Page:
The comprehensive gazetteer and bibliography of the medieval castles, fortifications and palaces of England, Wales, the Islands.
The listings
Other Info
Print Page 
Next Record 
Previous Record 
Back to list 

Otley Archbishop Palace

In the civil parish of Otley.
In the historic county of Yorkshire.
Modern Authority of Leeds.
1974 county of West Yorkshire.
Medieval County of Liberty of Cawood, Wistow and Otley.

OS Map Grid Reference: SE20074567
Latitude 53.90678° Longitude -1.69506°

Otley Archbishop Palace has been described as a probable Palace.

There are no visible remains.


Episcopal palace of the Archbishops of York at Otley. Kitchens were added c. 1415 and it was occupied until 1606 Completely ruined by the time of the Civil War. It was moated. "The foundations remained until about 1780 when the existing manor-house, at the bottom of Kirkgate, was built on the site (Speight). The traditional and natural site of the espiscopal palace is the summit of the hill at SE 2007 4567. This position could also, be more easily reconciled with Speight's reference to the palace as a "moated mansion" (F1 RWE 28-FEB-61). The surface of the ground in this area is hummocky, though no building foundations are visible. The site is on a natural eminence. Possible remains of a moat comprise an unidentified, earthen bank to the west of the site, and the scarp of the entrance drive to the Manor House in the east. The bank extends from SE 2005 4558 to SE 2001 4564, and has an average height of 1.2m. Traces of the ditch are apparent on the western side. Approach to the palace was probably by a terraced way along the top of the river bank from the southern end of Otley Bridge (SE 2015 4581). The Manor House shows no evidence of reutilized material (F2 RL 04-JUL-63). The site of the old hall, Otley, was excavated by the Otley Archaeological and Historical Society. Remains of walling suggested that an early building, perhaps of 1300, had been demolished and replaced in the 15th century, perhaps by Archbishop Bowett (1406-1423) (Med. Arch, 1964). Excavation of the N wing of the archbishop's manor house by H E Jean Le Patourel for the Yorkshire Archaeological Society and M P B W revealed a first-floor hall with attached chamber, c.130ft by 24ft, mainly of the early 14th century. It had central timber roof supports and a turret stair. Below was a middle 12th century hall of similar dimensions but with large stone central roof supports. Hearths were found only in the chamber (Med. Arch., 1969). A stone built wing of the palace, 145ft x 28ft, had a chapel of three periods at its east end. The building shows Saxon and Norman characteristics which in the early 13th century developed into a chapel of two storeys with a vaulted undercroft. Later it reverted to a single-storey building. A new type of Saxo-Norman pottery, associated with an earlier timber structure, was identified and named Otley Ware (YAJ, 1970). (PastScape)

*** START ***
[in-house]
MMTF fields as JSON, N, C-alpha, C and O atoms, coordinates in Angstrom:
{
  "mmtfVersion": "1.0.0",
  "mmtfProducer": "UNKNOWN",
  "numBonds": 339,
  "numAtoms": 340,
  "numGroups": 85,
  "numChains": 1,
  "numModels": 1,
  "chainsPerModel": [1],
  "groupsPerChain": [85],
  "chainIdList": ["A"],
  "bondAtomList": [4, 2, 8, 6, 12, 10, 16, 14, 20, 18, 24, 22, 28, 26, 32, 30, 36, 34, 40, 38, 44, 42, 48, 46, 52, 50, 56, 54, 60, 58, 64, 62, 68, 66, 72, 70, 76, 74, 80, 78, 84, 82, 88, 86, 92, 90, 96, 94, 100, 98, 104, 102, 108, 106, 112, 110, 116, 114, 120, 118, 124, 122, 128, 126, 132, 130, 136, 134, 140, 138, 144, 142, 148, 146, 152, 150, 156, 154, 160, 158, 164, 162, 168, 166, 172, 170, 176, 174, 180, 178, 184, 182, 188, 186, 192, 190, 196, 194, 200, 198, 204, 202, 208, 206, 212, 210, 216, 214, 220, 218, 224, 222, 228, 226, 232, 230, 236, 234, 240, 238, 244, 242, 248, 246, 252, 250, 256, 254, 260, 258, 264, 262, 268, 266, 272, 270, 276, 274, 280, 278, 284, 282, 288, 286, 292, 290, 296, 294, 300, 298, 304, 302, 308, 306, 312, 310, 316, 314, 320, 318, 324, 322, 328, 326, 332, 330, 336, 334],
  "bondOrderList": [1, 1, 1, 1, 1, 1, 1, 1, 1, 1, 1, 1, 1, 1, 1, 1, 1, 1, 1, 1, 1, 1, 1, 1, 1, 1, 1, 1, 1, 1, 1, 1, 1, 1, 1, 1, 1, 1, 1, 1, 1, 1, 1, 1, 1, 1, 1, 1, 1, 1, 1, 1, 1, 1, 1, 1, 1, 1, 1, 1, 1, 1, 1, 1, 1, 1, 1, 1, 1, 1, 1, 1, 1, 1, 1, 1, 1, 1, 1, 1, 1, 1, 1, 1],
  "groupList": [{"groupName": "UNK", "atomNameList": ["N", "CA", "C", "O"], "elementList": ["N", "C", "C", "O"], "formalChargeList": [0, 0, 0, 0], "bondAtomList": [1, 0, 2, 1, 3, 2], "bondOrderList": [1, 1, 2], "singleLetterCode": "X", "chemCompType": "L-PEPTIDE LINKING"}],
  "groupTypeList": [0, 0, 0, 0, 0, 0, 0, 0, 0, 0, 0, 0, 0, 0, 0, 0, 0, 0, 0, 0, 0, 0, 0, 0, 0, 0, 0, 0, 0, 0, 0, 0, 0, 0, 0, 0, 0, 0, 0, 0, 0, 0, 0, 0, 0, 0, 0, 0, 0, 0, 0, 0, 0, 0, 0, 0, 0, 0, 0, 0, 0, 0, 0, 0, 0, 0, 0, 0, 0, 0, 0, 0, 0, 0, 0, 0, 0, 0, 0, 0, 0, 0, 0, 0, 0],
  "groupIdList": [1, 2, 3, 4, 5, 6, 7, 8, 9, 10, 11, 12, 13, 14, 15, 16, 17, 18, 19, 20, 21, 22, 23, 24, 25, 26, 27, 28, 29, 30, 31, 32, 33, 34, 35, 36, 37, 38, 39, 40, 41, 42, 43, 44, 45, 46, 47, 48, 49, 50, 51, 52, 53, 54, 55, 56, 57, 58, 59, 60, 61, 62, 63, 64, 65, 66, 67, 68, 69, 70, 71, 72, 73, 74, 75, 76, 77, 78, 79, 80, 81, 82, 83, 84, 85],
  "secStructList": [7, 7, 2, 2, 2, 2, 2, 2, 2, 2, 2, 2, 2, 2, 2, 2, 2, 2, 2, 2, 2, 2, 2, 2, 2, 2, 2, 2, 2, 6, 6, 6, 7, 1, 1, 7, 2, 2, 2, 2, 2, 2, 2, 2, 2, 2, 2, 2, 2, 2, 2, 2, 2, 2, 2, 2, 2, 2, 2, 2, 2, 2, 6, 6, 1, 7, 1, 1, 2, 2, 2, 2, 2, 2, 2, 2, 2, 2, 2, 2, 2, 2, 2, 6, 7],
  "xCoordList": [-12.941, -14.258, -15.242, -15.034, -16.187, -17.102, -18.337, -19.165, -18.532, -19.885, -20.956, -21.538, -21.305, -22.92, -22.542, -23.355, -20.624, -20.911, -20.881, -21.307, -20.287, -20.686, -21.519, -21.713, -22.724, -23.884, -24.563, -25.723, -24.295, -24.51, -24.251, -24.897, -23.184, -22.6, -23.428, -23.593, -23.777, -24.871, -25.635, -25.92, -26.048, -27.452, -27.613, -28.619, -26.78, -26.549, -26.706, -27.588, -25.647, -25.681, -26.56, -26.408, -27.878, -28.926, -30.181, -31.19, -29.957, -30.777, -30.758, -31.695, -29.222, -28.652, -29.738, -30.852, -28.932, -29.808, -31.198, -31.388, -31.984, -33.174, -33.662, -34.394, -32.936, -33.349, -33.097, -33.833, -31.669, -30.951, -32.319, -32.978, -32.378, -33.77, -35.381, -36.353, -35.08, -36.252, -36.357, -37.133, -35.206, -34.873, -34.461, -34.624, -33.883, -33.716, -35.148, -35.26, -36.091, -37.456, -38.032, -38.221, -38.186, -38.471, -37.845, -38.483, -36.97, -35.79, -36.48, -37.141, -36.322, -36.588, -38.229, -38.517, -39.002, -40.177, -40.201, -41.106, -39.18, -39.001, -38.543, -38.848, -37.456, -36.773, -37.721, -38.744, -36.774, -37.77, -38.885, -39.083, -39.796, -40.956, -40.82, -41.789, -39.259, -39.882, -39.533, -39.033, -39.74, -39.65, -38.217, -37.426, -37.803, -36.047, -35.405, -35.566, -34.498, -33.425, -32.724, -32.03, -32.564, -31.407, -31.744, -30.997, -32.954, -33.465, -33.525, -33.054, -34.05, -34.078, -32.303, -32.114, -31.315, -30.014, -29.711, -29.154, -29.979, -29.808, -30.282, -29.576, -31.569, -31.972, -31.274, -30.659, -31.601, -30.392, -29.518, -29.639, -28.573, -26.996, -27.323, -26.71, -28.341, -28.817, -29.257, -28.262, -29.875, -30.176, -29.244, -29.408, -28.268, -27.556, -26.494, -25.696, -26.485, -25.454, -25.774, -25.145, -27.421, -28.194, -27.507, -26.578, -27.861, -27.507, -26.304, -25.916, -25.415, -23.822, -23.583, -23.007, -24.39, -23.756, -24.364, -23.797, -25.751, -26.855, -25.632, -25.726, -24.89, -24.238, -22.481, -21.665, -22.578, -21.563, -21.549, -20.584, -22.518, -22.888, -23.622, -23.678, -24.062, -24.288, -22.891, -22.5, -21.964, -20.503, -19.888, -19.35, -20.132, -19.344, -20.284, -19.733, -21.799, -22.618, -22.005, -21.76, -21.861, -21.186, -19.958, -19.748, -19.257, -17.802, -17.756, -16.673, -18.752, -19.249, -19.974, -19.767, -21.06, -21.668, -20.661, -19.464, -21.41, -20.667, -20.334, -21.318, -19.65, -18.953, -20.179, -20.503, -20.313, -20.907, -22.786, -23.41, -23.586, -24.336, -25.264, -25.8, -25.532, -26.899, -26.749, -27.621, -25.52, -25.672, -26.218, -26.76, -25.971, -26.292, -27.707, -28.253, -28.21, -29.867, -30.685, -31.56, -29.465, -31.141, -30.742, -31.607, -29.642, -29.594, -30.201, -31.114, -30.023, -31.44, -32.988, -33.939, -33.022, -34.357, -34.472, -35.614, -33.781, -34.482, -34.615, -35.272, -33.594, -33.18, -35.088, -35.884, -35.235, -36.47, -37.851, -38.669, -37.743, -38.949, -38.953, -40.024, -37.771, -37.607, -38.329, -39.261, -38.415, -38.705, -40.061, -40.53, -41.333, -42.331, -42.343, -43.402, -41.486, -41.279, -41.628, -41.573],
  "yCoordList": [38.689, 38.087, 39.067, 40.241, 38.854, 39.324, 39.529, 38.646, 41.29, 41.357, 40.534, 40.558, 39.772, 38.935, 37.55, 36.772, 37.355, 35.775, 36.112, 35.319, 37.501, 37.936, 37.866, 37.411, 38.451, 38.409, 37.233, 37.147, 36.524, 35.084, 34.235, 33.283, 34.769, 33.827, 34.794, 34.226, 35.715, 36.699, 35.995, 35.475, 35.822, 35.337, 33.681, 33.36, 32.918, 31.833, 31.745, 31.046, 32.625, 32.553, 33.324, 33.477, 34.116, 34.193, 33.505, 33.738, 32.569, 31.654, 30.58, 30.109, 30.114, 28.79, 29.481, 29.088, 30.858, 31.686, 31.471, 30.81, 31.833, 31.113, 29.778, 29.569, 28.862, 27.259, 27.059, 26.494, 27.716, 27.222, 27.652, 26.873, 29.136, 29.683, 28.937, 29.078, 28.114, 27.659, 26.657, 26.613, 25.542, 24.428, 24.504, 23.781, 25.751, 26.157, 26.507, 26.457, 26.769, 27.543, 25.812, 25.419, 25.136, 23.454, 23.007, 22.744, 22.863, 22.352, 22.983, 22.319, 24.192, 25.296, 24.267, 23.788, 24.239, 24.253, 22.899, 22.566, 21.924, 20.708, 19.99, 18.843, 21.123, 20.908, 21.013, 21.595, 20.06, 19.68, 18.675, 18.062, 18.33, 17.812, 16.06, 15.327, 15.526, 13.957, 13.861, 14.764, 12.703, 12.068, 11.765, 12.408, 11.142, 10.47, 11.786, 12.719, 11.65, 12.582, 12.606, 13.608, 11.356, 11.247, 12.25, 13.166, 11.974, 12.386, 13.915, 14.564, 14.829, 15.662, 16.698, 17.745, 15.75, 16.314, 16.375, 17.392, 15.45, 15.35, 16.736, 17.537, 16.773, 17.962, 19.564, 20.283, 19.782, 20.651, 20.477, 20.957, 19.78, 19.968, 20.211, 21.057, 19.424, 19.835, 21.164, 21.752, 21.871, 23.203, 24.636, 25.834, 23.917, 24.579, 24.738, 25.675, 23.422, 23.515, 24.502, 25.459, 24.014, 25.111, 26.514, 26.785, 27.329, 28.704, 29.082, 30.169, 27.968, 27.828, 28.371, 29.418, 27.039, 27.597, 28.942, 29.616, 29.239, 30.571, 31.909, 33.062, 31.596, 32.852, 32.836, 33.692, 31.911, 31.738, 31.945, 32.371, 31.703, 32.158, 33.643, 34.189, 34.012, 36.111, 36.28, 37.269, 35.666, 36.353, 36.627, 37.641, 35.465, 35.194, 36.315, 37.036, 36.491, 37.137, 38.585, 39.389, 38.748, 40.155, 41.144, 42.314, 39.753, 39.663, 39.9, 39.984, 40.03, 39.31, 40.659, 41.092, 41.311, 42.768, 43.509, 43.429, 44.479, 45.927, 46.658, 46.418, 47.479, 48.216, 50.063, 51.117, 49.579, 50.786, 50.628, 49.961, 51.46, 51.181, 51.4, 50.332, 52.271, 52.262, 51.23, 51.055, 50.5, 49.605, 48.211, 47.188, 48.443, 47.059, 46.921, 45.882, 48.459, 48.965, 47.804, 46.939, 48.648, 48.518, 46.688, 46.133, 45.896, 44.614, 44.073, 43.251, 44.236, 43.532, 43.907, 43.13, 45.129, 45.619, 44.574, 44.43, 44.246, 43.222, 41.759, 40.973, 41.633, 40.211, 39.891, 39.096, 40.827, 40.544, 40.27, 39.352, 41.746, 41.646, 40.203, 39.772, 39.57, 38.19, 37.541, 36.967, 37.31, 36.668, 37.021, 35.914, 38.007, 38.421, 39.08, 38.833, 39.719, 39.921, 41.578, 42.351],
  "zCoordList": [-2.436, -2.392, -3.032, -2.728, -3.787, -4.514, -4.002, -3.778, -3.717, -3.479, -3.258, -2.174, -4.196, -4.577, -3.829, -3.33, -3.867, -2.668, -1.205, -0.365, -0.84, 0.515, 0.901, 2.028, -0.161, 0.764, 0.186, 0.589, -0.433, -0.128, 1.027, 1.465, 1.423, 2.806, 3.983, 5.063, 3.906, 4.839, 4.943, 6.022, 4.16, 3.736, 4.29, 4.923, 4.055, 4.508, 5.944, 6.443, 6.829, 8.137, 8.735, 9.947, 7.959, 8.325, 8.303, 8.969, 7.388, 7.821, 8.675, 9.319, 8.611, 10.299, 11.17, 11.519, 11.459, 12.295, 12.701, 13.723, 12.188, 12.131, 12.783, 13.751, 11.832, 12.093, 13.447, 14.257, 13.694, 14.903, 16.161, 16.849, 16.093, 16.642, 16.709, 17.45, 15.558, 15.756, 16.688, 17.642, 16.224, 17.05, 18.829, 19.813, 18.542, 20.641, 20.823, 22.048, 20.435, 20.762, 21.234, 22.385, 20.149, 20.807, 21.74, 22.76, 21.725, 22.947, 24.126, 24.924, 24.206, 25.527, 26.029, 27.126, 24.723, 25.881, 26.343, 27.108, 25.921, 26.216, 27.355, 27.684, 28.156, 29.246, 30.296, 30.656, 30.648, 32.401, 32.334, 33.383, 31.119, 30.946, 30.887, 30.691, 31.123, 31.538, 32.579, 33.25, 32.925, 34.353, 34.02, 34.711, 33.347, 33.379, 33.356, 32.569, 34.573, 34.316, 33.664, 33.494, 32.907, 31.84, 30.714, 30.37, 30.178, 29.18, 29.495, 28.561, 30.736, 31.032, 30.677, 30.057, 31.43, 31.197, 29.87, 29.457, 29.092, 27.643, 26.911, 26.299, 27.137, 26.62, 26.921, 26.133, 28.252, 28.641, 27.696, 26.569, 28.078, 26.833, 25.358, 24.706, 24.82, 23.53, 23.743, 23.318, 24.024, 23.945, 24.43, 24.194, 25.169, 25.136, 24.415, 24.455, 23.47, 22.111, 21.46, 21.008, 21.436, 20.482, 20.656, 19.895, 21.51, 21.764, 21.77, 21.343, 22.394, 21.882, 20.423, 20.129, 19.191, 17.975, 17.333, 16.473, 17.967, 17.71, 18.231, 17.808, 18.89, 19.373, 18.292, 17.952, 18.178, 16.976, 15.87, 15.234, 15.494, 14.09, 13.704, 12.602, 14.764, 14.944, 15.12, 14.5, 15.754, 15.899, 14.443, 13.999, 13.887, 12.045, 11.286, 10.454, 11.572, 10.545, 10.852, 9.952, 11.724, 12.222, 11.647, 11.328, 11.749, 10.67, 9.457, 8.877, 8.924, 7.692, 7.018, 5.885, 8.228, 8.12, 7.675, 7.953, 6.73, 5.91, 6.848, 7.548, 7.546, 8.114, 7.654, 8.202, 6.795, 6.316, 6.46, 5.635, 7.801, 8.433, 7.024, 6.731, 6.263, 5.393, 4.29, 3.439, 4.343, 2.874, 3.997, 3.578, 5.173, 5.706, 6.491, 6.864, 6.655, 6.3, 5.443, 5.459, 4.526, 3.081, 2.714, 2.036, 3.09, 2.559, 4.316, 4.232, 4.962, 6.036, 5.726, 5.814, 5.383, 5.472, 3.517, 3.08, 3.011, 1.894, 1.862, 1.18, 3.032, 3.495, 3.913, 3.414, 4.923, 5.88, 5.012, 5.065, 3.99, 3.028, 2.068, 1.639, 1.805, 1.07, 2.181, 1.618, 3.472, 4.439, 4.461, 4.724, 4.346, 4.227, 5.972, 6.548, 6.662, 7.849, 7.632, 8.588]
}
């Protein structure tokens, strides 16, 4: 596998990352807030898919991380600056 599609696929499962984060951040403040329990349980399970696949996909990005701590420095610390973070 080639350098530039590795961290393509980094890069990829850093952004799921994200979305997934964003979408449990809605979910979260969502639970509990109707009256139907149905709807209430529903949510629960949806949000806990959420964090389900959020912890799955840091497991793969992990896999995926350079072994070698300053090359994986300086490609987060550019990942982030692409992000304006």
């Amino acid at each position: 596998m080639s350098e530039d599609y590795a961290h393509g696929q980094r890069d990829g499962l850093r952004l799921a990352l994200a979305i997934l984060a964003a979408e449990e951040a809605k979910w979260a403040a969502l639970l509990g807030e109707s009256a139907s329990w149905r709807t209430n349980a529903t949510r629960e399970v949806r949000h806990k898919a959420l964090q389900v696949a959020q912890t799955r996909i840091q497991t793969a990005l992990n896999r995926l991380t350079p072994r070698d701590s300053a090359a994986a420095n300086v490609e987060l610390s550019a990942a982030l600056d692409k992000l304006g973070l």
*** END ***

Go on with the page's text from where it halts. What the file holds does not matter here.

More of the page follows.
Links to archaeological and architectural databases, mapping and other online resources

Data >
PastScape   County HER            
Maps >
Streetmap   NLS maps   Where's the path   Old-Maps      
Data/Maps > 
Magic   V. O. B.   Geology   LiDAR   Open Domesday  
Air Photos > 
Bing Maps   Google Maps   Getmapping   ZoomEarth      
Photos >
CastleFacts   Geograph   Flickr   Panoramio      

Sources of information, references and further reading
Most of the sites or buildings recorded in this web site are NOT open to the public and permission to visit a site must always be sought from the landowner or tenant.
It is an offence to disturb a Scheduled Monument without consent. It is a destruction of everyone's heritage to remove archaeological evidence from ANY site without proper recording and reporting.
Don't use metal detectors on historic sites without authorisation.
The information on this web page may be derived from information compiled by and/or copyright of Historic England, County Historic Environment Records and other individuals and organisations. It may also contain information licensed under the Open Government Licence. All the sources given should be consulted to identify the original copyright holder and permission obtained from them before use of the information on this site for commercial purposes.
The author and compiler of Gatehouse does not receive any income from the site and funds it himself. The information within this site is provided freely for educational purposes only.
The bibliography owes much to various bibliographies produced by John Kenyon for the Council for British Archaeology, the Castle Studies Group and others.
Suggestions for finding online and/or hard copies of bibliographical sources can be seen at this link.
Minor archaeological investigations, such as watching brief reports, and some other 'grey' literature is most likely to be held by H.E.R.s but is often poorly referenced and is unlikely to be recorded here, or elsewhere, but some suggestions can be found here.
The possible site or monument is represented on maps as a point location. This is a guide only. It should be noted that OS grid references defines an area, not a point location. In practice this means the actual center of the site or monument may often, but not always, be to the North East of the point shown. Locations derived from OS grid references and from latitude longitiude may differ by a small distance.
Further information on mapping and location can be seen at this link.
Please help to make this as useful a resource as possible by contacting Gatehouse if you see errors, can add information or have suggestions for improvements in functality and design.
Help is acknowledged.
This record last updated 26/07/2017 09:20:09

Home | Books | Links | Fortifications and Castles | Other Information | Help | Downloads | Author Information | Contact